It’s impossible to detail all the plot, the hows and whys of Susan’s coma and Colin’s later abduction, the nature of the Morrigan’s enmity, the differences between the Old Magic, High Magic and Old Evil, what exactly comes about in the final page after the final confrontation. I can only make some sense by referencing two contentious books that I remember reading in the 60s and early 70s and which profoundly influence the action and themes: Alfred Watkins’ The Old Straight Track and Robert Graves’ The White Goddess. I still have these on my shelves, the first in the third edition of 1945, the second in a paperback edition from 1961. The Watkins book I remember being all about a sense of place and local traditions, and this is certainly characteristic of The Moon of Gomrath — especially when Colin has to use the old straight track to retrieve the antidote to Susan’s worrying absence from her body. What I draw most from The White Goddess is Graves’ hypothesis of the universal belief in a Triple Moon Goddess. It turns out that Susan has a part to play as the representative of the young moon, just as the lady of the lake Angharad Goldenhand stands for the full moon and the Morrigan symbolises the old moon.

It is of no small importance that Angharad gave Susan an ancient silver bracelet, emblematic of the moon, at the end of The Weirdstone to replace the teardrop stone that had been destroyed. In some ways both books are the opposite of the masculine stories of the quest for the grail: in Garner’s novels the object is presented to Susan at or near the start of each tale, and the quest is to find its particular virtues. The three phases of the moon seem also to be related to Susan’s existence in three worlds: her own flesh-and-blood world, then a state of unformed life called Abred when she is in a coma, and finally Angharad’s world of the Shining Ones called the Threshold of the Summer Stars.

And it’s also no coincidence that a turning point in this novel happens on the Eve of Gomrath, a time when beacon fires are lit to mark either the quarter-days (the beginning of February, May, August or November) or the equinoxes and solstices. It’s difficult to tell when the action happens — probably not the dead of winter or the height of summer — but one of the ancient Celtic quarter-days seems likeliest to me: in any case all are dangerous times of year, moments of transition from one period to another when anything can happen.

I’ve talked at length about the ideas in this book, which is largely all one can do. Colin and Susan are more differentiated in this second book, but Susan turns out to have a role in which character has little part. The human adult figures, Gowther and Bess Mossack, fret and worry in the background but are largely irrelevant; all the other individuals are non-human, even if some of them are in human form. The test comes when the reader identifies with either Colin or Susan, and it’s clear that many readers did so; I however never did, and The Moon of Gomrath was always an enigma to me.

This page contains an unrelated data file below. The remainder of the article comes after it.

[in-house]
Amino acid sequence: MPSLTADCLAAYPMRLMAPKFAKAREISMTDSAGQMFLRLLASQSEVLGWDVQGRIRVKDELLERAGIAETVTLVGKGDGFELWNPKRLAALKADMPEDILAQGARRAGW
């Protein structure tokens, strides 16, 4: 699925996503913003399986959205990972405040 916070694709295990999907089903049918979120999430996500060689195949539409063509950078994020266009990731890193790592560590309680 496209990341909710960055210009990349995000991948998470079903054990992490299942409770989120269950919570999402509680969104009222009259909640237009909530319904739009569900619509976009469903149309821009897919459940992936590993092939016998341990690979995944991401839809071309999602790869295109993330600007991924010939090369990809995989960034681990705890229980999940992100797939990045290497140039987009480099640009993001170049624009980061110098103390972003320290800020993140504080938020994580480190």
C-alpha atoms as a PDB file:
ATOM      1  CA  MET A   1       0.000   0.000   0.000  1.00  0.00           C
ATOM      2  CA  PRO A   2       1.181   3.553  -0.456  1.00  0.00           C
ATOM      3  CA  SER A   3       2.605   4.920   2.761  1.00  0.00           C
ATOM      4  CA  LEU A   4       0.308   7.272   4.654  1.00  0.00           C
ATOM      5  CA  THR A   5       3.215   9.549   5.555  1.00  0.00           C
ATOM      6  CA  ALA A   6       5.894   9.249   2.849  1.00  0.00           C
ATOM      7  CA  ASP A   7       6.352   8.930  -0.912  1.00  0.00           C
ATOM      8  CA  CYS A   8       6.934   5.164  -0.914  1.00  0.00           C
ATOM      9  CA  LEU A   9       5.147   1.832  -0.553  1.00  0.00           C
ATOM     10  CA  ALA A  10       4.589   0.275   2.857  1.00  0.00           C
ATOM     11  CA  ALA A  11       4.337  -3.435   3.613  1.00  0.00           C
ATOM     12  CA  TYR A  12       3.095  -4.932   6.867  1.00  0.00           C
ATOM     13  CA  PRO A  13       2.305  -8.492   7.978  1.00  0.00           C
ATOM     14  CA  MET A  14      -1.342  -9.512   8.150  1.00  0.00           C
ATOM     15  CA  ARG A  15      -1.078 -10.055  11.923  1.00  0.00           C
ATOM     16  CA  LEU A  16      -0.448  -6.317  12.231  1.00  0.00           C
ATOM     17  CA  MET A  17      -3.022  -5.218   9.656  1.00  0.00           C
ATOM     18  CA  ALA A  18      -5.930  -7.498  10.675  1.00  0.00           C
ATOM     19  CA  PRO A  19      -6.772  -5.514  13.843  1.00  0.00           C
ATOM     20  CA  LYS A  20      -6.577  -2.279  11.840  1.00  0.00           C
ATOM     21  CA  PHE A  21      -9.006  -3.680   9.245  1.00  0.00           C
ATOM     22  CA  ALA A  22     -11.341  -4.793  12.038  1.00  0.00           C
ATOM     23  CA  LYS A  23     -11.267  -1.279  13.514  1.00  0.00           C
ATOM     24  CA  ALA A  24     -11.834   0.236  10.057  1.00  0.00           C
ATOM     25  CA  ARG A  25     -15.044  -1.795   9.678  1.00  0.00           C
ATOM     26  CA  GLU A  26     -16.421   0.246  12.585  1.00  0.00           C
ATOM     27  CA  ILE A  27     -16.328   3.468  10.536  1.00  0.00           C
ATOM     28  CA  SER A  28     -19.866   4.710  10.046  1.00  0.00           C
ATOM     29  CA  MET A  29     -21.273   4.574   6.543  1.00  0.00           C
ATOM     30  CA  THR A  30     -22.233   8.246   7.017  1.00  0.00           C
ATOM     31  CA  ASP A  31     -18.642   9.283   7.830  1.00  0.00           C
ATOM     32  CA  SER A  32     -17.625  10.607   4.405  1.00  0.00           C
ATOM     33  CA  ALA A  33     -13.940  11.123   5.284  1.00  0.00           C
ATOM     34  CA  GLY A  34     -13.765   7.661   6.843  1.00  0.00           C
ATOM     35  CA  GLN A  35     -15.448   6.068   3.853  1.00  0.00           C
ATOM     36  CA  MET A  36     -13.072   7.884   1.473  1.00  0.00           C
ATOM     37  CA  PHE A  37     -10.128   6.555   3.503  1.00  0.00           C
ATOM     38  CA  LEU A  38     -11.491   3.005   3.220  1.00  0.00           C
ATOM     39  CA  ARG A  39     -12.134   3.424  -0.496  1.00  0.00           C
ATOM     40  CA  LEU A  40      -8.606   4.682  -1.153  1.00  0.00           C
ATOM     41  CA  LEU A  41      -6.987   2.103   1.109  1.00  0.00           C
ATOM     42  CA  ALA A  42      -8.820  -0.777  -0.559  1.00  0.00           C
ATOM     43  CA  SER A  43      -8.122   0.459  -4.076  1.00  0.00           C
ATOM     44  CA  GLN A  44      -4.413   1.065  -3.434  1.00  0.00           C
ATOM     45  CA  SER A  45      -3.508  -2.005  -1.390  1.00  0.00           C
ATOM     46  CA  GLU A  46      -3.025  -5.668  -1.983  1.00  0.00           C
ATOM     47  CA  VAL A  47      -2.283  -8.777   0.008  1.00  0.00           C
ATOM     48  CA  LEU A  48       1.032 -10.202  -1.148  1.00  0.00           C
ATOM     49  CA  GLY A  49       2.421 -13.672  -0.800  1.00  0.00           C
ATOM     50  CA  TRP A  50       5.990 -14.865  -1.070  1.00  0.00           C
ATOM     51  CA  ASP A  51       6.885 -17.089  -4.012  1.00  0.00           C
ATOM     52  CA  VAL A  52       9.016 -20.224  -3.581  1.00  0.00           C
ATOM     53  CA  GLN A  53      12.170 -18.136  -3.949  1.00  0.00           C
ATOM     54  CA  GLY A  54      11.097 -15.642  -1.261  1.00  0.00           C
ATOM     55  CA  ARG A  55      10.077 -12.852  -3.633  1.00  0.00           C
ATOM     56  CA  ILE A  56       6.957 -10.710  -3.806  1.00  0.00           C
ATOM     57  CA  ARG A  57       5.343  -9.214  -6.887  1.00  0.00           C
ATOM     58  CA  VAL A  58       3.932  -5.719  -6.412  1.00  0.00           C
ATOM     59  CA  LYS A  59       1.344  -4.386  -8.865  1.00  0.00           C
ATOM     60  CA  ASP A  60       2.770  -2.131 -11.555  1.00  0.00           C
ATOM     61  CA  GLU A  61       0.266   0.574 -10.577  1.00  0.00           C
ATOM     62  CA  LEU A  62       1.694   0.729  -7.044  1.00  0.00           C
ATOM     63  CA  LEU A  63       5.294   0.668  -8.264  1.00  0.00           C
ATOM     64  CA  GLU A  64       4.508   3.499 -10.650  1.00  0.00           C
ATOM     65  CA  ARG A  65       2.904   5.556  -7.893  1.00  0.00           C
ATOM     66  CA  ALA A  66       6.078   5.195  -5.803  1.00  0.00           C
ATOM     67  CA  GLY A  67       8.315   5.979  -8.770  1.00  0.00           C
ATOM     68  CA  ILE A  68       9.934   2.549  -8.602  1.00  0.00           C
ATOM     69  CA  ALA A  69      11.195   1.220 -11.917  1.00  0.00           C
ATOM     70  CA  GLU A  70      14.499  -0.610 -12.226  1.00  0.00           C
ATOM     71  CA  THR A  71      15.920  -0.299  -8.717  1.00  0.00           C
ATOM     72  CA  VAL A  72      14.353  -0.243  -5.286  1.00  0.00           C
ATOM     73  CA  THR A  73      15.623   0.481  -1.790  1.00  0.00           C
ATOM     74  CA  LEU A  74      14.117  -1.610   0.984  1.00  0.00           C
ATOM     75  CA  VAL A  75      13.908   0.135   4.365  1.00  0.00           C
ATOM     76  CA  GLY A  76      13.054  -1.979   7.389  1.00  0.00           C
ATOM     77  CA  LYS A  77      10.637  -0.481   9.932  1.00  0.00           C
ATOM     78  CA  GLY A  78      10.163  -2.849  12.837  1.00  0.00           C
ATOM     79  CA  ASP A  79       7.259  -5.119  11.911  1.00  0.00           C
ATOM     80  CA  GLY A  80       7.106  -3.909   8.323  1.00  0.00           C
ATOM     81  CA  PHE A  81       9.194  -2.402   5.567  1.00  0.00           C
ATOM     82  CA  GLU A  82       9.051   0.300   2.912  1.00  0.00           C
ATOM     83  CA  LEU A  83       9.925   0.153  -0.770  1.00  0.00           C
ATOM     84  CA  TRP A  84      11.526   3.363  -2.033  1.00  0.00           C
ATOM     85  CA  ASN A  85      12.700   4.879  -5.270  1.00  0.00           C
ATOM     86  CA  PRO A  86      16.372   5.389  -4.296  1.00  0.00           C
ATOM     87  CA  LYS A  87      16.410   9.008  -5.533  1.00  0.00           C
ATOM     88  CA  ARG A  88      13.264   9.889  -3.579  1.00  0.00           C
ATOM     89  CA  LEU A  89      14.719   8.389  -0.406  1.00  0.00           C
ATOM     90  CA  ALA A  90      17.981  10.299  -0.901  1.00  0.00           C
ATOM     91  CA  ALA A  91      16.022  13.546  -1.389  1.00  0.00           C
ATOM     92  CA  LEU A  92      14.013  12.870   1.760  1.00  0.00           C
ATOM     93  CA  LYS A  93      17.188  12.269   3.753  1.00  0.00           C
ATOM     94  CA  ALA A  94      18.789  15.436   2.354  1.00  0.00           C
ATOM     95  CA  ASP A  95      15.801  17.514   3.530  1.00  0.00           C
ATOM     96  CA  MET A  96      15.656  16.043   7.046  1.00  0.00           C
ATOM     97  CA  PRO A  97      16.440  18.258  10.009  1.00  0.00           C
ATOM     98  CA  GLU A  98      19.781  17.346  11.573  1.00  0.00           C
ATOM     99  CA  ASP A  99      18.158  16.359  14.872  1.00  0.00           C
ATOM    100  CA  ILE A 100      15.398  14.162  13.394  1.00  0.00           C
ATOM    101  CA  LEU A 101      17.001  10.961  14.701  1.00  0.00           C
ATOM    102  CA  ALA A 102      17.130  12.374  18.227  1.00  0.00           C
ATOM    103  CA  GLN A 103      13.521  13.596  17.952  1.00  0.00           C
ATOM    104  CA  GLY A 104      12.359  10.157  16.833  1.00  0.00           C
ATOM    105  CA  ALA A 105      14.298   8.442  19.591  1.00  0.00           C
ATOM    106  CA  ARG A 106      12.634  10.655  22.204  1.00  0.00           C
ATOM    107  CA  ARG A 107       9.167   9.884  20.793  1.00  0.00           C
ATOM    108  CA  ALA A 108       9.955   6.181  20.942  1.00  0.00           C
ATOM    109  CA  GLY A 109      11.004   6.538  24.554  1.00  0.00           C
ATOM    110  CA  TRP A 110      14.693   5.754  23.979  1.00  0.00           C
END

What is more interesting to me is whether Garner invested more of himself in either one or other sibling. That he has had deep emotional attachments to protagonists as well as place is clear from his breakdown following The Owl Service, a breakdown which was detailed in a talk he gave to a science fiction convention and which was later republished in The Voice that Thunders. It is the nature of that investment that is key to understanding the Weirdstone trilogy, and that key is I suspect only to be revealed in Boneland, the final part of the trilogy, which was published nearly half a century after The Moon of Gomrath.

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7 thoughts on “A dangerous time of year

  1. I’m pleased you found this a confusing book when you read it in the 70s…I read it in that decade too, and found it so confusing that I didn’t finish it! But I love Alan Garner’s prose, his sense of mystery, etc etc. I have intended to return to it, dunno if I ever will! I enjoyed reading your post!

    1. I did actually complete it, Sue, but remembered little apart from the Wild Hunt, and the reminder of the Hunt was on the cover anyway! Still, I got a secondhand hardback copy recently (and junked my falling-apart paperback) and found the endpaper maps more physically accessible. Rereading it, and so committed to reviewing it, made Boneland so much more understandable, coming as I was fresh from the events of The Moon of Gomrath.

      So, if you’re ever intending to read the final part of the trilogy — and I loved it, and heartily recommened it — do give Gomrath another go!

    1. Thanks for your comment, Thom. The impressuon I get us is that Garner was always more respected than liked. Maybe it’s the utter seriousness with which he writes, with little or no time apparently for humour or other such niceties. And yet Boneland shows his dialogue is full of wit and fizzing with wordplay. Maybe he was yet to hit his stride with those first two titles.